Wednesday

16th Jan 2019

Investigation

Search for VW compensation larger in EU than in US

  • Volkswagen is offering US buyers of scandal-affected cars compensation, while leaving Europeans empty handed (Photo: Brett Levin)

Europeans have been much more proactive than Americans in trying to find out if they can receive compensation for their Volkswagen cars, according to an analysis of Google search data.

Dishearteningly for those Europeans however, their search will have been in vain: Volkswagen is only compensating people in the United States, but not in the EU.

Read and decide

Join EUobserver today

Support quality EU news

Get instant access to all articles — and 18 year's of archives. 30 days free trial.

... or join as a group

Since it was revealed that Volkswagen had equipped diesel cars with illegal software that made the car more dirty on the road than in the test laboratory, Europeans have used Google to search the words Volkswagen and compensation(s) nine times more often than US citizens did.

The data was shared by Google at EUobserver's request.

Google did not provide absolute figures, but gave only relative numbers. It said that of the 28 EU member states, there were only seven countries where enough people searched for the phrase to be measured.

Of those, by far the largest group of searchers, 39 percent, came from the Netherlands, where around 160,000 cars have been fitted with the cheating software.

Germany, home of Europe's largest car manufacturer, accounted for 18 percent of the searches. Belgium (15 percent), Austria (12 percent), France (2 percent), Italy (2 percent), and the UK (2 percent) were the other “measurable” European countries.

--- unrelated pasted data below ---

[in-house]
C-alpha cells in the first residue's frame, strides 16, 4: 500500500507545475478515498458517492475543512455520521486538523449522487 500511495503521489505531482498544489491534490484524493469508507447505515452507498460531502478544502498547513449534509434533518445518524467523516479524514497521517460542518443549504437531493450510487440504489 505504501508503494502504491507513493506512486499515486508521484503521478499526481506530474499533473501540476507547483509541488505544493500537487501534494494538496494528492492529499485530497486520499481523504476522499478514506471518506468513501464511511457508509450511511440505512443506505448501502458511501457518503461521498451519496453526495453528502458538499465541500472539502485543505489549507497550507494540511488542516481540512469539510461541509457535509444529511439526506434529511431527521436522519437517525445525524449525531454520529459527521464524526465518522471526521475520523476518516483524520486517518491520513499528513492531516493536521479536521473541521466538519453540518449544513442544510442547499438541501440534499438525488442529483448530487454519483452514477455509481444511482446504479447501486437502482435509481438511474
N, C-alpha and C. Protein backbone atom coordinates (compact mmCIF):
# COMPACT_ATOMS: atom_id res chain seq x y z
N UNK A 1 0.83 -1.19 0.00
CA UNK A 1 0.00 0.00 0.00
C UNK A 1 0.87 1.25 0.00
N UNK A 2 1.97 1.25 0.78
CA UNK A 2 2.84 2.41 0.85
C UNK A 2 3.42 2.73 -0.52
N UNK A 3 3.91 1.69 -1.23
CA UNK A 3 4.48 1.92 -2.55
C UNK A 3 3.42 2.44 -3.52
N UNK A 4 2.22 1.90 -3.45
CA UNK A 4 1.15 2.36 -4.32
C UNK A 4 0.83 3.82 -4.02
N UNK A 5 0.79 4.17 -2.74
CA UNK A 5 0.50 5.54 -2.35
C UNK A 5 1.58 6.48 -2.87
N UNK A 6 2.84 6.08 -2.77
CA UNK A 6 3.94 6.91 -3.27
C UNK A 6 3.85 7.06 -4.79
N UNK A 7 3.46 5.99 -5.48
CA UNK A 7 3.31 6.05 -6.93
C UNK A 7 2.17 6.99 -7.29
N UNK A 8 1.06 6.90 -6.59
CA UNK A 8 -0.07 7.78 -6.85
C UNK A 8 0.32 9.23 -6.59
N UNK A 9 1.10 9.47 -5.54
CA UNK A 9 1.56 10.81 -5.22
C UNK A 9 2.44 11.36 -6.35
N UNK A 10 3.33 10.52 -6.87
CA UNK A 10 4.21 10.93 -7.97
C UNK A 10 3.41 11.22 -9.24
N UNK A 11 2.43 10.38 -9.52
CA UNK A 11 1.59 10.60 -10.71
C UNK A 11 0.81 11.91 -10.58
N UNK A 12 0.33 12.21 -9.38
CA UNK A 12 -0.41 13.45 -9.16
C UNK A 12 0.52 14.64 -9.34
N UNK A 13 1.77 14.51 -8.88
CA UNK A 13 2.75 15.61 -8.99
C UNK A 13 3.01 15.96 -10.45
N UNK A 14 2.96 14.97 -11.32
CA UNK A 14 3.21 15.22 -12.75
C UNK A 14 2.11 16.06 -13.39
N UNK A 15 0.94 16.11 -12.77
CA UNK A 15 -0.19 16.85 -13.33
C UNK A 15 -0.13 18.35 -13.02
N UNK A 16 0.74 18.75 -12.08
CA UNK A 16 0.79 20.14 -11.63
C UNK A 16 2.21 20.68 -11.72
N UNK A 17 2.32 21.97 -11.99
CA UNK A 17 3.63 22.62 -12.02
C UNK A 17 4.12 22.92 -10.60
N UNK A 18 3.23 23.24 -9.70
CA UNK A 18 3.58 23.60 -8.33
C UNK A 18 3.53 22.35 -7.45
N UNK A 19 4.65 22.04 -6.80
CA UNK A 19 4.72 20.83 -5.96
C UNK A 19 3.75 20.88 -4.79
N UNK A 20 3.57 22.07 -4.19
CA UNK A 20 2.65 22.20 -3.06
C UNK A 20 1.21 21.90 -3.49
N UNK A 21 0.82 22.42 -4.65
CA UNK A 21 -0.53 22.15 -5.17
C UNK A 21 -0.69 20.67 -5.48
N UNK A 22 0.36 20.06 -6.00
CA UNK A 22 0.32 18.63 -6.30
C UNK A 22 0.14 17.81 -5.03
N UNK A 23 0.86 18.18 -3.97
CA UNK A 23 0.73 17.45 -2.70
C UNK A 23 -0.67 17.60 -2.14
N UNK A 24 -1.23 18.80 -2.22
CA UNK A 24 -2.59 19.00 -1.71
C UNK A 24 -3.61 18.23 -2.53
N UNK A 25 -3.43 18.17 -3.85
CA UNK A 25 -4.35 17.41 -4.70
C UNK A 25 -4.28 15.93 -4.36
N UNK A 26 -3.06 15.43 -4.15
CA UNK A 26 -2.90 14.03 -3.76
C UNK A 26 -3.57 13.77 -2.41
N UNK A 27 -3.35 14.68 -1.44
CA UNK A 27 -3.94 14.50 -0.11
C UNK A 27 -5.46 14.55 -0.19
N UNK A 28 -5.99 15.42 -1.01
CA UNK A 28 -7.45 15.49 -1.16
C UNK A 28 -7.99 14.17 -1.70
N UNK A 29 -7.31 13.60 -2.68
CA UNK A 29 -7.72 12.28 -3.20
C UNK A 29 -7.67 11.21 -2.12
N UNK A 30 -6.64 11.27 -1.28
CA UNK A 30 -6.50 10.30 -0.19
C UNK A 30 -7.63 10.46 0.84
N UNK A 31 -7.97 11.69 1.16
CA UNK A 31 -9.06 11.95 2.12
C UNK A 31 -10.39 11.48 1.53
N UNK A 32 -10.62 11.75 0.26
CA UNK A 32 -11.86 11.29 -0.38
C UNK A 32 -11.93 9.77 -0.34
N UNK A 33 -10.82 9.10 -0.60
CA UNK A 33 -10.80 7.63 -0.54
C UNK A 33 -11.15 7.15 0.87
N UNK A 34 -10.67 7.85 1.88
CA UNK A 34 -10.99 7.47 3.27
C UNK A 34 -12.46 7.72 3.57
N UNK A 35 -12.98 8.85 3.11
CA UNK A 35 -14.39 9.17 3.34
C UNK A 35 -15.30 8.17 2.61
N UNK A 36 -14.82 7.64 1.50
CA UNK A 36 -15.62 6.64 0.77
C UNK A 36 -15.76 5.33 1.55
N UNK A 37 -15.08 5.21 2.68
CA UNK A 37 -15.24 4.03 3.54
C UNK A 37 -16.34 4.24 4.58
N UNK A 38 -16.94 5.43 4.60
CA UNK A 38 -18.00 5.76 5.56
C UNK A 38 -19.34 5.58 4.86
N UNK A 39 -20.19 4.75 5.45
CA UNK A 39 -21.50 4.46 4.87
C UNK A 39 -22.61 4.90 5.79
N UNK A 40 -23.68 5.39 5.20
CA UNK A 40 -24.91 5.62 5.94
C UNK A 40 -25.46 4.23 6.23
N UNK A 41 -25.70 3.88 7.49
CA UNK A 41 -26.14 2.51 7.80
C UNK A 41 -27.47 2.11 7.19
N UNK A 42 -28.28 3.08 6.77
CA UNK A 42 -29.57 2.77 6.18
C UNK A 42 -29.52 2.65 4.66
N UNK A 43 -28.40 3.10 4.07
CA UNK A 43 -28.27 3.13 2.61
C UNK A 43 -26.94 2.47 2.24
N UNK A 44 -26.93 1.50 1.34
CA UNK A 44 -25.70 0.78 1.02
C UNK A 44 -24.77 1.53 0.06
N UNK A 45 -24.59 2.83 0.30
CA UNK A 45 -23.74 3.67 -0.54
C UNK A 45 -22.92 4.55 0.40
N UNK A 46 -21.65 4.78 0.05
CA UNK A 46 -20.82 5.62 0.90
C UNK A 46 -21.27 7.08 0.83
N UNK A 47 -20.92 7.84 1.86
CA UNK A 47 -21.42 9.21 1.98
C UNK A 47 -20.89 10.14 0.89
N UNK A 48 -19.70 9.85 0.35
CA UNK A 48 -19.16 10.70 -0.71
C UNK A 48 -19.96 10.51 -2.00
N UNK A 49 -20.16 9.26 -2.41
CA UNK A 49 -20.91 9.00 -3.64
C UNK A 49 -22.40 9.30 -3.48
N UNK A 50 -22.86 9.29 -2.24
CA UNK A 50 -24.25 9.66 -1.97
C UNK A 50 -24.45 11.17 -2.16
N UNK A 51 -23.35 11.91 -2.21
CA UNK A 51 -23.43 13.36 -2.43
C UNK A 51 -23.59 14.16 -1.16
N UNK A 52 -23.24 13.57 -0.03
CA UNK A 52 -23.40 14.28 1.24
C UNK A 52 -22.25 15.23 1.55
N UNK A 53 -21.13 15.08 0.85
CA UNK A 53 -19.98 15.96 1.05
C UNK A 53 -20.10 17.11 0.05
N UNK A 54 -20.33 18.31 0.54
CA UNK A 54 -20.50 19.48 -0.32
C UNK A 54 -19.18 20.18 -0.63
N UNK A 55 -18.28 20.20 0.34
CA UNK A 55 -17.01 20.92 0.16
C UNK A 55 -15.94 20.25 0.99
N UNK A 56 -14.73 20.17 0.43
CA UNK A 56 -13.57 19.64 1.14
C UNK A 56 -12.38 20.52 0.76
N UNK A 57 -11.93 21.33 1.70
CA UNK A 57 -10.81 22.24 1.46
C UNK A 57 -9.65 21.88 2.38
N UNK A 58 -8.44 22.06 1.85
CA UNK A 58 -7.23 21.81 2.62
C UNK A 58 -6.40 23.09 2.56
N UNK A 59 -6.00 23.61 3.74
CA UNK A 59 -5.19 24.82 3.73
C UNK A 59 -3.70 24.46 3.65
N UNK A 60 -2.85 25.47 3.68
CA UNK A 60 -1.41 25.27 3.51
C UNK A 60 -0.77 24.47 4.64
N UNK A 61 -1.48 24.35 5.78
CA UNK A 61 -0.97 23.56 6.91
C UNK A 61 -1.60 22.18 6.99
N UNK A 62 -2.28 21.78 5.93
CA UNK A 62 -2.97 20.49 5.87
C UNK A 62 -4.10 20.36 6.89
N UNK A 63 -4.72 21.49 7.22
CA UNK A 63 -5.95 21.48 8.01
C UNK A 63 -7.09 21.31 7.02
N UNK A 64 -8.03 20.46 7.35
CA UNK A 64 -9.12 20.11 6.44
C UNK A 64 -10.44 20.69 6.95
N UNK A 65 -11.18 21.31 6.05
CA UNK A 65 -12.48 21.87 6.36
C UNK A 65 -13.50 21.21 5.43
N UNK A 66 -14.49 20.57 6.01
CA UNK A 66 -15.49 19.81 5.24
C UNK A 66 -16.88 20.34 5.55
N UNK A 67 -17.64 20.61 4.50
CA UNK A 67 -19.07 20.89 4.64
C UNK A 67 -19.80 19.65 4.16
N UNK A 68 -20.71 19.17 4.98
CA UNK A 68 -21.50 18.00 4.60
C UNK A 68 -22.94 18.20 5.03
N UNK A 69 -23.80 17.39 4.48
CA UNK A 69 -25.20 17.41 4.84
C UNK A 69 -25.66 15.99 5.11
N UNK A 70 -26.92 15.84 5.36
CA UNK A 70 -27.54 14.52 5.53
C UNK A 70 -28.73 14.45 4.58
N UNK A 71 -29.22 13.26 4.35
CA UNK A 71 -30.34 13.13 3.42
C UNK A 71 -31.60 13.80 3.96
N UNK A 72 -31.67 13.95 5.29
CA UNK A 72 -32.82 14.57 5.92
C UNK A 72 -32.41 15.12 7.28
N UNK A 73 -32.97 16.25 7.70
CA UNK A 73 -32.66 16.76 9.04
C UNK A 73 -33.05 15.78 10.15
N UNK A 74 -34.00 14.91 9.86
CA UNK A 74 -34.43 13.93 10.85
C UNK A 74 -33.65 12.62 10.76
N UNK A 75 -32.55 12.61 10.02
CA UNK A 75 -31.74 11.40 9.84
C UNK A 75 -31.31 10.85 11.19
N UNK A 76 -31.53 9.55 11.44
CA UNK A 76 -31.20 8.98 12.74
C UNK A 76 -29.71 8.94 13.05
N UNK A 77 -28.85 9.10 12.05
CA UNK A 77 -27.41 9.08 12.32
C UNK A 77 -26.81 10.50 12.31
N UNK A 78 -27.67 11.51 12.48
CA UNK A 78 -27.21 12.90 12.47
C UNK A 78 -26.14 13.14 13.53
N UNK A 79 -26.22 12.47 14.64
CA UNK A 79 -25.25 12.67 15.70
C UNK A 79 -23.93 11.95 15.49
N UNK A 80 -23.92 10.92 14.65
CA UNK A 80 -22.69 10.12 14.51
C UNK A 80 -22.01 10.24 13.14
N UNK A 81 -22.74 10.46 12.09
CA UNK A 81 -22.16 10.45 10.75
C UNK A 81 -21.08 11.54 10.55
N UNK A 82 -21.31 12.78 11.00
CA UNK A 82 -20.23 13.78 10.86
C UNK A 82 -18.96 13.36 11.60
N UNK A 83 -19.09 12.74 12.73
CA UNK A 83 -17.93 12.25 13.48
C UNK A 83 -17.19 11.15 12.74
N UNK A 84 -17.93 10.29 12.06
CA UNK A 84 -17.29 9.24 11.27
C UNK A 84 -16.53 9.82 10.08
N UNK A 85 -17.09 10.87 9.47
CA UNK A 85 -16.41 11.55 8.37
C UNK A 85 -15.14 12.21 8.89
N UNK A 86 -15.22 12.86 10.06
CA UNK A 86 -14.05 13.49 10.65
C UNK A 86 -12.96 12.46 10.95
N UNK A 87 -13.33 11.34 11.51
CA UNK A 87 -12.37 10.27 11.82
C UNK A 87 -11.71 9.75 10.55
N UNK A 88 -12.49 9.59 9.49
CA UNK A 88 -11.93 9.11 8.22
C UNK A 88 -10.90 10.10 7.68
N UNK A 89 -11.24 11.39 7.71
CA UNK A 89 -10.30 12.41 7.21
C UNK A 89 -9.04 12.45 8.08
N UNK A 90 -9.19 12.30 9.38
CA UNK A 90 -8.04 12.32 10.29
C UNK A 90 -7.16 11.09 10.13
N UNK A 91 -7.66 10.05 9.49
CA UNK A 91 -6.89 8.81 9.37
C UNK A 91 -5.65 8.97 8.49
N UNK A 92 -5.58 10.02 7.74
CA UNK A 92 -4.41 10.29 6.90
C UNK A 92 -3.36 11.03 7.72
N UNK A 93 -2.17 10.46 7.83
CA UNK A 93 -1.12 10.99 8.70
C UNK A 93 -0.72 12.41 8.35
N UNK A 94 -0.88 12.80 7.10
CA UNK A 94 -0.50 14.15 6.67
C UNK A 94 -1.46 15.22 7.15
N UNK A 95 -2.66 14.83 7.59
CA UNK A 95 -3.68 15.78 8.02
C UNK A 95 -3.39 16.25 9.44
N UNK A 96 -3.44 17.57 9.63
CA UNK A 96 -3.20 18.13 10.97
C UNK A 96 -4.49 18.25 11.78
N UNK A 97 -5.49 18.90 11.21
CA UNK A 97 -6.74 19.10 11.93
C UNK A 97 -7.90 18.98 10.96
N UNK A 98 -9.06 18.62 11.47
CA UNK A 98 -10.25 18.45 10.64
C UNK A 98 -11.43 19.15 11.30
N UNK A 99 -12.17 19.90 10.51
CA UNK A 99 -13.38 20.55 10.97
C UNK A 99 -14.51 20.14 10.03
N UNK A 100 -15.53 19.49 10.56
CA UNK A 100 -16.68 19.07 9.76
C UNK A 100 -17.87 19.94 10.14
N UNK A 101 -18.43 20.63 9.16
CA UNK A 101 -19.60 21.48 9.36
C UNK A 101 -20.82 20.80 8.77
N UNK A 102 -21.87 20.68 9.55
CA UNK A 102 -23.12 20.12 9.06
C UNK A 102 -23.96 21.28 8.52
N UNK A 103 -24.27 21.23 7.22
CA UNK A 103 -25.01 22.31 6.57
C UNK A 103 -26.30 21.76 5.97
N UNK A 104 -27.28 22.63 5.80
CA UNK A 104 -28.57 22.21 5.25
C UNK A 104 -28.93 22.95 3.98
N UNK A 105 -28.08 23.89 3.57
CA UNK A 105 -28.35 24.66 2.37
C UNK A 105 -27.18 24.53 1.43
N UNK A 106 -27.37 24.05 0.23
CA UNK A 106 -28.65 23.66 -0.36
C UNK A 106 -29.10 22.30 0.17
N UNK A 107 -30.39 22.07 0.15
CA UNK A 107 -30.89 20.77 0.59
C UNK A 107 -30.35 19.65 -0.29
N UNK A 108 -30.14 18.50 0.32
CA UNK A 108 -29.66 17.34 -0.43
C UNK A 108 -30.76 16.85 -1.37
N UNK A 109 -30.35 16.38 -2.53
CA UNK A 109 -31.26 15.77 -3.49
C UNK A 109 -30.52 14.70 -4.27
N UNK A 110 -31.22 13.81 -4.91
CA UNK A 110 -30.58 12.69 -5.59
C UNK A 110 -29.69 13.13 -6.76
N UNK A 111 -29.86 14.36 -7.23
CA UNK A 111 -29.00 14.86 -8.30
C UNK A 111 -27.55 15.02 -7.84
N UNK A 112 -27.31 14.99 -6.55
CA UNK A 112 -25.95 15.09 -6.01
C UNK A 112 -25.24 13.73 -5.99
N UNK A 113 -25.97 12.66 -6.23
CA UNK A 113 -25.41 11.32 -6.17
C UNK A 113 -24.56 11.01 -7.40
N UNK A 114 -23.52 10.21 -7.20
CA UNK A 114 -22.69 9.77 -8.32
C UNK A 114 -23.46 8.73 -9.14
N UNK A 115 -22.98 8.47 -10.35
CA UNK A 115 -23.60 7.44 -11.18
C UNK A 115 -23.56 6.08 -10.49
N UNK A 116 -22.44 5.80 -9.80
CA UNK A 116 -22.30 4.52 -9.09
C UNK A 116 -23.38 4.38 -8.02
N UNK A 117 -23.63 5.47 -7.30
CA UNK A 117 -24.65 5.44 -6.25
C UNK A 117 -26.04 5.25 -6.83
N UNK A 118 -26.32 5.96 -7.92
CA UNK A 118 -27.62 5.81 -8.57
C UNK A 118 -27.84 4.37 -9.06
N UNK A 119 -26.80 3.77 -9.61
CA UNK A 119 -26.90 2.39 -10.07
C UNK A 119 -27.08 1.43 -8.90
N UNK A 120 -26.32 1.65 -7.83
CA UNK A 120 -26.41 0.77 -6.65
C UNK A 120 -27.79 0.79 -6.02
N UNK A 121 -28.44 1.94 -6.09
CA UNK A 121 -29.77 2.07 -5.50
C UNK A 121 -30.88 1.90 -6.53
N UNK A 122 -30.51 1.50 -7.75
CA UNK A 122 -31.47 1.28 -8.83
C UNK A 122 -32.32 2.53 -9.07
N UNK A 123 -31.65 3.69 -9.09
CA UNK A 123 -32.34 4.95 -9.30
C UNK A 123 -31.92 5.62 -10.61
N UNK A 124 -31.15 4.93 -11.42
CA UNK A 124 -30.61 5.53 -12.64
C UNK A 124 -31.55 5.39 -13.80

Only 10 percent of all searches in the EU and US put together came from the US.

It should be noted that Google has a larger market share in Europe than in the United States - more than 90 percent in many member states, compared to 64 percent in the US - but the one-to-nine search ratio is still striking, considering that while Volkswagen (VW) is planning to compensate owners of affected cars in the United States, Europeans will be left out from such a scheme.

(Photo: Google Trends)

Last month, German newspaper Die Welt reported that VW would give $5,000 [around €4,461] to owners of the almost 600,000 affected diesel cars in the United States.

However, Europeans get nothing, to the chagrin of politicians and consumer groups alike.

"Commissioner Bienkowska has made her expectations abundantly clear that EU consumers should be treated in the same way as US customers," a spokeswoman for the EU commission told this website.

In January, Volkswagen refused to grant EU industry commissioner Elzbieta Bienkowska's request to compensate European car owners.

Brussels-based consumers organisation Beuc has said Volkswagen is “treating European car owners as second-class customers”.

Some have tried to take matters in their own hands. In several EU countries, including Germany and in the Netherlands, class action suits are under way.

Seat and Skoda off the radar

Google also compared for this website how often people searched for the word compensation in combination with the four different brands that were affected: Volkswagen, Audi, Seat, and Skoda.

(Photo: Google Trends)

With media attention focussing on the four brands' mother company, Volkswagen Group, it is also this brand that people associate the diesel scandal with.

By contrast, the two daughter companies Skoda and Seat are apparently much less associated with the scandal, or at least with the option of receiving compensation.

Of the 11 million cars that were affected, 1.2 million (11 percent) were Skodas, and 700,000 (6 percent) were Seats. The share of search results for compensation and those brands were much lower. Interest in compensation by Audi owners is comparable to the share of affected cars.

EU urges consumer groups to go after VW